The intersection of $\overline{P_OP_D}$ with the $A$-plane can be computed directly using homogeneous coordinate methods. To reduce clutter, let ${\mathtt M}_D$ and ${\mathtt M}_A$ be the matrices that map the central (standard) basis to the $D$- and $A$-bases, respectively. If I’ve understood the signs of the translations correctly, for this configuration we have $${\mathtt M}_A = \begin{bmatrix} \cos\phi & 0 & \sin\phi & 0 \\ 0 & 1 & 0 & 0 \\ -\sin\phi & 0 & \cos\phi & z_A \\ 0&0&0&1 \end{bmatrix} \\ {\mathtt M}_D = \begin{bmatrix} 1&0&0&0 \\ 0&1&0&0 \\ 0&0&1& z_D \\ 0&0&0&1 \end{bmatrix}.$$

First, construct the $A$-plane in central coordinates. The point-normal form $[\mathbf n^T; -\mathbf n^T\mathbf p]^T$ is convenient for this.† A normal $\mathbf n$ of this plane is the image of the unit $z$-vector under ${\mathtt M}_A$, and a known point $\mathbf p$ on the plane is the image of the origin. These are the last two columns of ${\mathtt M}_A$, from which $$\mathbf\pi_A = [\sin\phi:0:\cos\phi:-z_A\cos\phi]^T.$$

The point $\mathbf p_O=[x:y:z:1]^T$ is given, and in the central coordinate system, the other point is ${\mathtt M}_D\mathbf p_D = [a:b:z_D:1]^T$. The intersection of the line through these points with $A$ is $$\mathbf r_A = (\mathbf\pi_A^T\mathbf p_O)\,{\mathtt M}_D\mathbf p_D - (\mathbf\pi_A^T\,{\mathtt M}_D\mathbf p_D)\,\mathbf p_O.\tag{*}$$ (This is the product of the Plücker matrix of the line with the plane.) Grinding through this calculation and simplifying produces (thanks to Mathematica for the heavy lifting) $$x_{\mathbf r_A} = {\left(a z + (x-a) z_A - x z_D\right) \cos\phi \over (x-a)\sin\phi+(z-z_D)\cos\phi} \\ y_{\mathbf r_A} = {(b x-a y) \sin\phi + \left(bz + (y-b)z_A - y z_D\right) \cos\phi \over (x-a)\sin\phi+(z-z_D)\cos\phi} \\ z_{\mathbf r_A} = {\left(x z_D-a z\right) \sin\phi + \left(z-z_D\right) z_A \cos\phi \over {(x-a) \sin\phi - \left(z_D + z\right) \cos\phi} }.$$ Another way to find these coordinates is to form the parametric equation of the line $\mathbf p(t) = (1-t)\mathbf p_O+t\,{\mathtt M}_D\mathbf p_D$, solve $\mathbf\pi_A^T\mathbf p(t)=0$ for $t$, getting $$t = { \left(z-z_A\right) \cos\phi + x \sin\phi \over (x-a) \sin\phi + \left(z-z_D\right) \cos\phi }$$ and then substitute back into $\mathbf p(t)$.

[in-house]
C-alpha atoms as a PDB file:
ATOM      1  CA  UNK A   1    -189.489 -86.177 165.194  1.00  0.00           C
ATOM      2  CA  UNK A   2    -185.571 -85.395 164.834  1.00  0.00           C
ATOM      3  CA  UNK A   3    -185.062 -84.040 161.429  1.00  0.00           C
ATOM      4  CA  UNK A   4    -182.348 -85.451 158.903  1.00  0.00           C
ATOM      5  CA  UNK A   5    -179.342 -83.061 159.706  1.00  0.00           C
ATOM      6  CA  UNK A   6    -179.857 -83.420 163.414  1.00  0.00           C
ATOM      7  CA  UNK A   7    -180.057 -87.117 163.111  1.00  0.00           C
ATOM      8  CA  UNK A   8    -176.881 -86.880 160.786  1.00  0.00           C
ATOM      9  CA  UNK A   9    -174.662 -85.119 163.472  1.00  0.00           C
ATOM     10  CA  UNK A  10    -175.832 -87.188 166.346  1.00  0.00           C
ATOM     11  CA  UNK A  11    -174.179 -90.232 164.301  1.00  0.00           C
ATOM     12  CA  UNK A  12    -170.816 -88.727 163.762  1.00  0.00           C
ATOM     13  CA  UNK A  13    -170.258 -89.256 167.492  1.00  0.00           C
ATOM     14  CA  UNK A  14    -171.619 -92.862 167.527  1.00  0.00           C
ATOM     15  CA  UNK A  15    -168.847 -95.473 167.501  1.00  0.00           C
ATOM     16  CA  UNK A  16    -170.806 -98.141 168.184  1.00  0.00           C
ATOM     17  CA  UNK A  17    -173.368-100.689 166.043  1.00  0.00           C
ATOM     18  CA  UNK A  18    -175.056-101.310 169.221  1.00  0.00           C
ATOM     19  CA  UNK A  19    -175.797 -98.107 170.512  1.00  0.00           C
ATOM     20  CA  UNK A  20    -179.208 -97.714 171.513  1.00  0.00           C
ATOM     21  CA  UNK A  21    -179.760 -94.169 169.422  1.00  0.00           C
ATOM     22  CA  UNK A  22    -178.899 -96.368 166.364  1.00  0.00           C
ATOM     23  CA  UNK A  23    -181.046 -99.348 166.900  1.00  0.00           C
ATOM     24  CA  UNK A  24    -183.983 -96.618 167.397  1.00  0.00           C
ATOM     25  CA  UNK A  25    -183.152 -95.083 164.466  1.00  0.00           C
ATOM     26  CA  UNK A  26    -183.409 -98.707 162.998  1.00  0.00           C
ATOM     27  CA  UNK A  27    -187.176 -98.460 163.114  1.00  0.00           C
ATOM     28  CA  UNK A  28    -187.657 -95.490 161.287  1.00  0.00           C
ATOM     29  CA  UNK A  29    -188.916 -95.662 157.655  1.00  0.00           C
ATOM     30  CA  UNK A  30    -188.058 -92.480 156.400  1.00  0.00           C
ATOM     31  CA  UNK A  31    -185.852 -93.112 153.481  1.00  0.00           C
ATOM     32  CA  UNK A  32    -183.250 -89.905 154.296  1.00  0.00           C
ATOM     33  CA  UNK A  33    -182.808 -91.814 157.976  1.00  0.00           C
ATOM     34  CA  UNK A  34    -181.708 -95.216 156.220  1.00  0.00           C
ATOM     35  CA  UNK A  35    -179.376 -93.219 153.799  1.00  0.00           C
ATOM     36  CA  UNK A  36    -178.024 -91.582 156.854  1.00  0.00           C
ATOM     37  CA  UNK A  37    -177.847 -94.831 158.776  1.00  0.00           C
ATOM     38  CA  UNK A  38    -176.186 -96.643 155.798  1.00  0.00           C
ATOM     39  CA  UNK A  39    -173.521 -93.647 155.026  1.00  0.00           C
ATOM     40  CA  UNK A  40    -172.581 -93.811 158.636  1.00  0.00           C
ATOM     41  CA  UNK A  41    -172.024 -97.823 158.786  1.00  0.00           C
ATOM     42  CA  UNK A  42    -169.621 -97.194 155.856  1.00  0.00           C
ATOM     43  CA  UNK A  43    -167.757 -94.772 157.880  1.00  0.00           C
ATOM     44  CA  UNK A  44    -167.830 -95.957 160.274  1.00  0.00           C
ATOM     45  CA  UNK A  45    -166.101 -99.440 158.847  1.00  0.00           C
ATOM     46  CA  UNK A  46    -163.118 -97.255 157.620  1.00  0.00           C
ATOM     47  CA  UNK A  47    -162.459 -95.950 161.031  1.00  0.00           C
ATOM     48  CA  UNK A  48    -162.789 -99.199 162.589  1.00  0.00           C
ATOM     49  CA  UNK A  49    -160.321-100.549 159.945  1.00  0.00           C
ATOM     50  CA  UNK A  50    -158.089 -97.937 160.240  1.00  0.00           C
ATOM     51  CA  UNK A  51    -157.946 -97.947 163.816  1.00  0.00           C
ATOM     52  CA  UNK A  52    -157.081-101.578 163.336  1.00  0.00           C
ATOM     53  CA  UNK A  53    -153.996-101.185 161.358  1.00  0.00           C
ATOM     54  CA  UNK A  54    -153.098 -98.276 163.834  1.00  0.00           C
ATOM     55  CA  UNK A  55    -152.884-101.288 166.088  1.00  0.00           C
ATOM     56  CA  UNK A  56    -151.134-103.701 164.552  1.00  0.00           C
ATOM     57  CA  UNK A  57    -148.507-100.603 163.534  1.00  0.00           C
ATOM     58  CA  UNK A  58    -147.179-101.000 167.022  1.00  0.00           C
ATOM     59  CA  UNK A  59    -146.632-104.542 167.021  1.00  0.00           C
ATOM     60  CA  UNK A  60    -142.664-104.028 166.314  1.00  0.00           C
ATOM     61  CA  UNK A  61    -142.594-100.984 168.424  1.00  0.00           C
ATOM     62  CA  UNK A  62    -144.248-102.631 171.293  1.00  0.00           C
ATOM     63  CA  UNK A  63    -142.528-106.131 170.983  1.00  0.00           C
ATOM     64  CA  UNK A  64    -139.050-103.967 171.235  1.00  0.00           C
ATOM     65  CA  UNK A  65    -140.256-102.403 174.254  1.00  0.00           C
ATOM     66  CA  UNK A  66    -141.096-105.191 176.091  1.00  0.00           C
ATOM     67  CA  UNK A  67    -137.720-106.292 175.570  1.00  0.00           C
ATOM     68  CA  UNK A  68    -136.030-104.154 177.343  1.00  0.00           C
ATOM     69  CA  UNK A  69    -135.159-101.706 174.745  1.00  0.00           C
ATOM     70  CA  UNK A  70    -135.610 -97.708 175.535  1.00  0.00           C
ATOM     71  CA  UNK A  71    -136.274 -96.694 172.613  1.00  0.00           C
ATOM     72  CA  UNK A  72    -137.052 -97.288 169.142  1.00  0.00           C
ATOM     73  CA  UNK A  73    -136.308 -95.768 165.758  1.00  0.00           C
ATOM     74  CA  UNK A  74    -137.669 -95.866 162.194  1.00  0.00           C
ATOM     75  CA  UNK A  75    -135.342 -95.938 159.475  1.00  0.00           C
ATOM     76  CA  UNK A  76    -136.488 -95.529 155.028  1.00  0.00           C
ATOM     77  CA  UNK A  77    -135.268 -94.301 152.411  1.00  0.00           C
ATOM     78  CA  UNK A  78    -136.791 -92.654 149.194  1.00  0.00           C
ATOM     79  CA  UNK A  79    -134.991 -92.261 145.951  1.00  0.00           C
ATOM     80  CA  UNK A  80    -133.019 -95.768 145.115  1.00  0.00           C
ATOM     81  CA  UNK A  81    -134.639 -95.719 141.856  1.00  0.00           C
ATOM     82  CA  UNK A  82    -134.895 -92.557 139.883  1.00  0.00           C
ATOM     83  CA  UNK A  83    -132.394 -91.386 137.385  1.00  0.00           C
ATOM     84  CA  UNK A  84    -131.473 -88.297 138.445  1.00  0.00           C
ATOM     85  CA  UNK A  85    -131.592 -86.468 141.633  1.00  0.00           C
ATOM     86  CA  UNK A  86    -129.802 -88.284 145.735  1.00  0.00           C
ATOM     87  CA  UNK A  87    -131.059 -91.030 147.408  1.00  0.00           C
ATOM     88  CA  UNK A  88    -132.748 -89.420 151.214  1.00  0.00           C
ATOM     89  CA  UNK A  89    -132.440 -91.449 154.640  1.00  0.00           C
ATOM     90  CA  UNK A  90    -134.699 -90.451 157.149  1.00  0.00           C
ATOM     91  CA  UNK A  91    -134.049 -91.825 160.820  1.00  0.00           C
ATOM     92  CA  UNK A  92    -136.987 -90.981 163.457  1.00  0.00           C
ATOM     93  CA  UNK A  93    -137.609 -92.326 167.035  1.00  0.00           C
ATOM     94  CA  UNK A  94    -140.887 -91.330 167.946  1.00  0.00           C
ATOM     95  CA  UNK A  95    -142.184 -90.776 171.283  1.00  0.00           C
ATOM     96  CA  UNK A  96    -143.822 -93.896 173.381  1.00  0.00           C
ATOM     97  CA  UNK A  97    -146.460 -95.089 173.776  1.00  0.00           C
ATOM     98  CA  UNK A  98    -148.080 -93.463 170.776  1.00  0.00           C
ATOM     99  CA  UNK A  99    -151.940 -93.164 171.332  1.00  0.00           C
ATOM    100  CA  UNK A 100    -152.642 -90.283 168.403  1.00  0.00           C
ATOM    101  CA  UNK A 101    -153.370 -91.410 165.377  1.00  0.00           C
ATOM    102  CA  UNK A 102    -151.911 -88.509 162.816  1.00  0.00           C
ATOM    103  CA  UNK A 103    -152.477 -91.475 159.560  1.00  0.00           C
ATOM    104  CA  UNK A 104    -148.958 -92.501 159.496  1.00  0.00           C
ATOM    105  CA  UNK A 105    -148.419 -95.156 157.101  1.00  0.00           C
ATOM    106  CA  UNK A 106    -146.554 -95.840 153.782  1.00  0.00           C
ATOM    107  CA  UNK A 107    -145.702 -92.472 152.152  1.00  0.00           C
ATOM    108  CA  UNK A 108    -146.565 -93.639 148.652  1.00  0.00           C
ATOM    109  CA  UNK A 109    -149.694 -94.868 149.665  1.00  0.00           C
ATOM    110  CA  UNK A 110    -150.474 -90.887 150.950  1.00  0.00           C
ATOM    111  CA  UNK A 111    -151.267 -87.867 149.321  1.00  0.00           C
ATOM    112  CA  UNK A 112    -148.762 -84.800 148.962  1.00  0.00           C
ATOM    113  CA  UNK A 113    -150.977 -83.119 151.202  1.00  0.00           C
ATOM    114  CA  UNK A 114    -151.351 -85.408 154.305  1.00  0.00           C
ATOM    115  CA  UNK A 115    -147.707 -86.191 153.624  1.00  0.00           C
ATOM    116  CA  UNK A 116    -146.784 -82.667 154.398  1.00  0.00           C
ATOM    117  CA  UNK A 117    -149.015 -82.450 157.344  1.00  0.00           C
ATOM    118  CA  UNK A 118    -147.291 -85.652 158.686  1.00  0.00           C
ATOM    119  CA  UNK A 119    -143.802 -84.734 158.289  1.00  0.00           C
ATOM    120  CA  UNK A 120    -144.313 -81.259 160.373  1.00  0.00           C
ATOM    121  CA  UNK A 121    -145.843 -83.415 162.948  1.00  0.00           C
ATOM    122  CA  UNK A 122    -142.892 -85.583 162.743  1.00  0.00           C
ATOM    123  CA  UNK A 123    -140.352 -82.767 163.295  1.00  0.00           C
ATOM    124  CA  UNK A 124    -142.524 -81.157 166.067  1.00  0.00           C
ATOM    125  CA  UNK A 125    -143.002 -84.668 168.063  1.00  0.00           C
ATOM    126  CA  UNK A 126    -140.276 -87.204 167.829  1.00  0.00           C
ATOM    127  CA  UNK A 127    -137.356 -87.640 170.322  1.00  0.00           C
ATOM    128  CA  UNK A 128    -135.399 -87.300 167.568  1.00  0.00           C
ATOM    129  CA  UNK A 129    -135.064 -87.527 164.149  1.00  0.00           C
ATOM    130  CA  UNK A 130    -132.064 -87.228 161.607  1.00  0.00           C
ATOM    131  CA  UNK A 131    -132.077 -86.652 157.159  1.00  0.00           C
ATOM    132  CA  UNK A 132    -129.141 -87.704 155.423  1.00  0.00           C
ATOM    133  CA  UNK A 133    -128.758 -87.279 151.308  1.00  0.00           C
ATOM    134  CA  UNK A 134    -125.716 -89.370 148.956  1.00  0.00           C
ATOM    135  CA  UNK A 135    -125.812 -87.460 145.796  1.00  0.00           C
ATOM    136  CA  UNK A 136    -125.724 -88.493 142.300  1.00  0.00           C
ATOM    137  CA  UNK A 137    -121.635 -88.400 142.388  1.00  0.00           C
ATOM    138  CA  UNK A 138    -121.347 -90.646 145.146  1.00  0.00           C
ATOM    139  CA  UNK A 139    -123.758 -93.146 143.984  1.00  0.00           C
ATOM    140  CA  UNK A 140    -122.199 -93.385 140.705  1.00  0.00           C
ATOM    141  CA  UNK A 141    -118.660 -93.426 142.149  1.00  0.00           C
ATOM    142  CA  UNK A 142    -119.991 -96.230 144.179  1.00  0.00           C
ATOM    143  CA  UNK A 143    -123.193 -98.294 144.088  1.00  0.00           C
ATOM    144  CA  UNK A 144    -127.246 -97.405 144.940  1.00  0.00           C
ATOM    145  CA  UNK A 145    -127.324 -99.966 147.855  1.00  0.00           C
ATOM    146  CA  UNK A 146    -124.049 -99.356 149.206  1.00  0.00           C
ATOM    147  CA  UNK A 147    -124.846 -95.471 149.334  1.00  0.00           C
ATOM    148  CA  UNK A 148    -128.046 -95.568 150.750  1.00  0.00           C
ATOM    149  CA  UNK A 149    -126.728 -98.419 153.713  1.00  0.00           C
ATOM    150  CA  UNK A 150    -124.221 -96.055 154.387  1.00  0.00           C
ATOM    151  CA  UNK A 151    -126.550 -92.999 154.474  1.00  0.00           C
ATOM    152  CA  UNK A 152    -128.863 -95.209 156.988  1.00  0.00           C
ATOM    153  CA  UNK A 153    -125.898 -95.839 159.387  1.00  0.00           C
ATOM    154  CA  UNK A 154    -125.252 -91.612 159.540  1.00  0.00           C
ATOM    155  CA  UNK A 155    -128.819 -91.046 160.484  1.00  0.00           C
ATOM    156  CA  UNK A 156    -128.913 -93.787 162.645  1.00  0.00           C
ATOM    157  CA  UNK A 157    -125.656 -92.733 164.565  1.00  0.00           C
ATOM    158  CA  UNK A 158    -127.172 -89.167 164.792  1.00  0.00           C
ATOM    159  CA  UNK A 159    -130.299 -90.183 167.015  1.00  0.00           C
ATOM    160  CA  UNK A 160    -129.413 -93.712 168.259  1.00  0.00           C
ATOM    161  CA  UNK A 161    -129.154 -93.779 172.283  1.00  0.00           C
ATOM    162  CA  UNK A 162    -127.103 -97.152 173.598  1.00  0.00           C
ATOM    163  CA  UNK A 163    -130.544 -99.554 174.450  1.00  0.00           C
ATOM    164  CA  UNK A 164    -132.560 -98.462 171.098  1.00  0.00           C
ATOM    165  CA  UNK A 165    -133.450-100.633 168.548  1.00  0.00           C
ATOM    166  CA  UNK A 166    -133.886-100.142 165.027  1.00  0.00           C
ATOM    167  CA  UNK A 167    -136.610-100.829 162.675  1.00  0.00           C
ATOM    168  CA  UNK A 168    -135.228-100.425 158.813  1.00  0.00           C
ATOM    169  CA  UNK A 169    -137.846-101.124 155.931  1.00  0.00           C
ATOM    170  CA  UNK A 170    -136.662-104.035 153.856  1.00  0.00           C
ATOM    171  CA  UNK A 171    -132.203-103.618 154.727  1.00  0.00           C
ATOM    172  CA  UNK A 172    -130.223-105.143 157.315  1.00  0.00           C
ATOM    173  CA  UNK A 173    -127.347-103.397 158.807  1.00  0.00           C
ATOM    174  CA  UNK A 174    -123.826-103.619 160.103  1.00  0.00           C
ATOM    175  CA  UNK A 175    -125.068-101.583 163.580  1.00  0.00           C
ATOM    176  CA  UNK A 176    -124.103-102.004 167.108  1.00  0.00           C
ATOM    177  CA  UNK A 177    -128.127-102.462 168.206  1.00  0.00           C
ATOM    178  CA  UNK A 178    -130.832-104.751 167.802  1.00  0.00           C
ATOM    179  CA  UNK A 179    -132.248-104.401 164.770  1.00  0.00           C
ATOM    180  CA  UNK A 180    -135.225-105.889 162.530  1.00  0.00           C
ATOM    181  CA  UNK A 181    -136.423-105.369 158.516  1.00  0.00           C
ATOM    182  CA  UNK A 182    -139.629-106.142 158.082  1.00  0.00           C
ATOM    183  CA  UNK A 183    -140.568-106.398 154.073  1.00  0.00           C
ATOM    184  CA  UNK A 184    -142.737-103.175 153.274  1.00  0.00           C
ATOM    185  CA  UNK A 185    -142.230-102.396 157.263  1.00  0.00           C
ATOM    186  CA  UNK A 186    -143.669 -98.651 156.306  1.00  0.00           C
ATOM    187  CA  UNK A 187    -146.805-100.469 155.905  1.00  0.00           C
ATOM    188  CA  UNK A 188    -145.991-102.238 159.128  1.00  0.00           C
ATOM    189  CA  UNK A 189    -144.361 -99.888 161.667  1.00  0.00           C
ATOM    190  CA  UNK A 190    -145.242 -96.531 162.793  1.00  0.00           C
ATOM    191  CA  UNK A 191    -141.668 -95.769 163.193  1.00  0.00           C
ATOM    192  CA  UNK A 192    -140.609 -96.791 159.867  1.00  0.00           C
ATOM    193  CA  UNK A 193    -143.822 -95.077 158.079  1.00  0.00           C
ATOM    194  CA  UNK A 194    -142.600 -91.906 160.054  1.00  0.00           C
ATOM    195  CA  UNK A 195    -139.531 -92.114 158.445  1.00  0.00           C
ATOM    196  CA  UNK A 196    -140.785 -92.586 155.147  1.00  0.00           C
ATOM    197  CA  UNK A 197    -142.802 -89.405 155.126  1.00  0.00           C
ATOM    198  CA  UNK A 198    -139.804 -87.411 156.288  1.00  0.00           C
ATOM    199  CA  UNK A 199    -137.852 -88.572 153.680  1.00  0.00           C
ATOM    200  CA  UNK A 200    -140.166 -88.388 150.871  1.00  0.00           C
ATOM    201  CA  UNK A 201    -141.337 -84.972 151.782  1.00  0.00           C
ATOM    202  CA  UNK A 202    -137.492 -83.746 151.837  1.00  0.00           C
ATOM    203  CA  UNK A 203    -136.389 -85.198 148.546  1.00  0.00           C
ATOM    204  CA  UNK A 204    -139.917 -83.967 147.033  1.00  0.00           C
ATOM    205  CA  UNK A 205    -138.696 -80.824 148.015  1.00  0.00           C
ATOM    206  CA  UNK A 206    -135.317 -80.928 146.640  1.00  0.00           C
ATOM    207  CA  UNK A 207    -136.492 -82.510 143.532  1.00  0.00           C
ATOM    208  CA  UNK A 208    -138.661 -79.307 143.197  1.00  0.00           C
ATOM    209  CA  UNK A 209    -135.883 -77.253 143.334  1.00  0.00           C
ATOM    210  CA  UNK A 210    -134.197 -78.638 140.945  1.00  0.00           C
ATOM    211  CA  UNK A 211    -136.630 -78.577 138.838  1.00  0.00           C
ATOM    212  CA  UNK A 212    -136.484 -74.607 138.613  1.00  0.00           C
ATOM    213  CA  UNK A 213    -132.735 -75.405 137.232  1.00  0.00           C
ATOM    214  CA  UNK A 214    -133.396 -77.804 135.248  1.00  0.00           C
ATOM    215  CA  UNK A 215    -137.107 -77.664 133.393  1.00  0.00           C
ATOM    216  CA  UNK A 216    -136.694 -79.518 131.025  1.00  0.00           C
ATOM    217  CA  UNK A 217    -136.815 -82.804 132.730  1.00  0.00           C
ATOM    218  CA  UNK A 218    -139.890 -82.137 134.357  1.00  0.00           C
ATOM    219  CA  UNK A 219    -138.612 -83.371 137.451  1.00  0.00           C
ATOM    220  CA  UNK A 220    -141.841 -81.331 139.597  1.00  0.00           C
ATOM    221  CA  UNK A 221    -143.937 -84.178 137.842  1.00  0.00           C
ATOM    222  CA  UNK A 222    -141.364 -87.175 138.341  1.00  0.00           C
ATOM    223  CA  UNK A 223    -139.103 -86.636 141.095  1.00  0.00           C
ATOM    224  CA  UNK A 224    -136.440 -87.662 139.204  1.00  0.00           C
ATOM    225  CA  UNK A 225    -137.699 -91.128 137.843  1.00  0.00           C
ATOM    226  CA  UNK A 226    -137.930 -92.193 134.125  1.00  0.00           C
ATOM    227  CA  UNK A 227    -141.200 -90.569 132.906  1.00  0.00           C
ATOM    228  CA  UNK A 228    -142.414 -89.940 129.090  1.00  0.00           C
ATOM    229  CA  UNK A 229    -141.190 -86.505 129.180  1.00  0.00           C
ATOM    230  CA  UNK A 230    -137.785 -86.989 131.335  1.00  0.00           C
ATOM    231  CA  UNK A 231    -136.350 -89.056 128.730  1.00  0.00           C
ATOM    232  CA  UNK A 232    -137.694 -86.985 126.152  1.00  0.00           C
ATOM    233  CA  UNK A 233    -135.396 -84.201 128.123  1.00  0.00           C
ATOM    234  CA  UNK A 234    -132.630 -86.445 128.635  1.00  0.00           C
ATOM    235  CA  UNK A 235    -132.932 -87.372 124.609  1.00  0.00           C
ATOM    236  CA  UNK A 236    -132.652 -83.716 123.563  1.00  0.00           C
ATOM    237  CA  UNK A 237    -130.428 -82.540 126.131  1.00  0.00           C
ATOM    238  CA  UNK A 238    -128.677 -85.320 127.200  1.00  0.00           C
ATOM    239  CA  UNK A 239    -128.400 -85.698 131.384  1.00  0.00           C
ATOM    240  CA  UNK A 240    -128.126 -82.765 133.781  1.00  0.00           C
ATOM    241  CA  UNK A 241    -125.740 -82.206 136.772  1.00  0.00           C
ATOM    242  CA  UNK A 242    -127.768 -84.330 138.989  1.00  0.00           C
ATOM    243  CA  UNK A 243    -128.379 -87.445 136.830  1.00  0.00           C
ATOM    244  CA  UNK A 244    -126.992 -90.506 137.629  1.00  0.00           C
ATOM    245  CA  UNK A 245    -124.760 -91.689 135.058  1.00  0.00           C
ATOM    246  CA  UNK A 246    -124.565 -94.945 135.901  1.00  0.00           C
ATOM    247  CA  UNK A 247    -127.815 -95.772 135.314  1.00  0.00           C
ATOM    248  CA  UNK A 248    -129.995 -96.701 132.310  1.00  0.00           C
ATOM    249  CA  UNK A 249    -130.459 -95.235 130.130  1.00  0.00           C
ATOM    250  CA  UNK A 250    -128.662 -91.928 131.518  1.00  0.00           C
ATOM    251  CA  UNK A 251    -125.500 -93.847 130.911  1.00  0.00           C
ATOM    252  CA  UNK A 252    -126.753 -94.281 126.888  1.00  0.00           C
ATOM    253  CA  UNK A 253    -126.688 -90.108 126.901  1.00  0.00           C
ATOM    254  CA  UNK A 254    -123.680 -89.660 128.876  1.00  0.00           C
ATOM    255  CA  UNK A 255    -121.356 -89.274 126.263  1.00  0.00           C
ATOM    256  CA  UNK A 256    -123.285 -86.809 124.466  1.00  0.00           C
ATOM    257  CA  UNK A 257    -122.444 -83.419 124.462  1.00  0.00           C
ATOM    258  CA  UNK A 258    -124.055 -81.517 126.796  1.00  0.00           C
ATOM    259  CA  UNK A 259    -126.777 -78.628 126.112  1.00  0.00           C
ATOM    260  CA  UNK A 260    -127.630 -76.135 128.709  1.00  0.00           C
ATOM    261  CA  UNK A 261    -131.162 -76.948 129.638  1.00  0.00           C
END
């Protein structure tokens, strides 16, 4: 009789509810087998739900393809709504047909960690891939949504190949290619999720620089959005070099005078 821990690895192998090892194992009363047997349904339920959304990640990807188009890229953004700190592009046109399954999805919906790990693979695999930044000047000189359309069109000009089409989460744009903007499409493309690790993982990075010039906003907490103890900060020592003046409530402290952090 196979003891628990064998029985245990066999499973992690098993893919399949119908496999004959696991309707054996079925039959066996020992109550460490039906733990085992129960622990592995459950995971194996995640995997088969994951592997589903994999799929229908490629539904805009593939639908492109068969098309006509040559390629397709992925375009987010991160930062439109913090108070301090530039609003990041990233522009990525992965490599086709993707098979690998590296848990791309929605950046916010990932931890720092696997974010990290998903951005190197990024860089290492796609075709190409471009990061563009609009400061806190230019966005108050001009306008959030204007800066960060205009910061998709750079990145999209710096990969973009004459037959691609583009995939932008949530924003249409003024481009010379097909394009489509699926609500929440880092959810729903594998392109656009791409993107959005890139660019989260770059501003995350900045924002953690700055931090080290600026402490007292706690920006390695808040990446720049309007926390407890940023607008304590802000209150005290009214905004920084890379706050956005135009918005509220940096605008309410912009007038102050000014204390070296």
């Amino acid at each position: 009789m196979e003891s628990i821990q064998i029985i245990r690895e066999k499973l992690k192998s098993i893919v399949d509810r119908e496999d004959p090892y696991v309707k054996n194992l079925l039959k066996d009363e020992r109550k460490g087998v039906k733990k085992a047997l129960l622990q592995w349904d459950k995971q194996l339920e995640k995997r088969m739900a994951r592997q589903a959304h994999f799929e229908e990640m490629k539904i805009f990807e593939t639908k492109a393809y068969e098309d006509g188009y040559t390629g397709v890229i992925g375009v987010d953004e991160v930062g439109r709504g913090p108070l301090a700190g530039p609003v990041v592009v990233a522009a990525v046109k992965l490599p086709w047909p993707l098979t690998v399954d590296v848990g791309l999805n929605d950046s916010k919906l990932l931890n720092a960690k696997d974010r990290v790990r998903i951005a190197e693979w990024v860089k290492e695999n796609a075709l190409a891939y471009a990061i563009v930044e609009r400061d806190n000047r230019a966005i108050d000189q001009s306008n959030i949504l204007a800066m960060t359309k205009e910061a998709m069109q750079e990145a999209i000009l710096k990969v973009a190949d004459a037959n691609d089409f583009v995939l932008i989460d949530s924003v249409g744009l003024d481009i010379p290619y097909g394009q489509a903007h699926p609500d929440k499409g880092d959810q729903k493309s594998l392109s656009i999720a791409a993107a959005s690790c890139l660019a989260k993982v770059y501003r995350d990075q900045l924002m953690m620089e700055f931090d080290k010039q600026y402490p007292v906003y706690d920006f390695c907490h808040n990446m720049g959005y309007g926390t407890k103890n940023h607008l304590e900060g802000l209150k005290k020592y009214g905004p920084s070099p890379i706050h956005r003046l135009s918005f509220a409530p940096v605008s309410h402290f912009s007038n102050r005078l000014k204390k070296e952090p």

The coordinates of this point in the $A$-system are $\xi = x_{\mathbf r_A}\sec\phi$, $\psi=y_{\mathbf r_A}$ and, of course, $\zeta=0$ (i.e., drop the factor of $\cos\phi$ from the numerator of $x_{\mathbf r_A}$). This value of $\xi$ is a direct match for your first solution, and if you divide the numerator and denominator of this $\psi$ by $-\cos\phi$, the expressions will also match.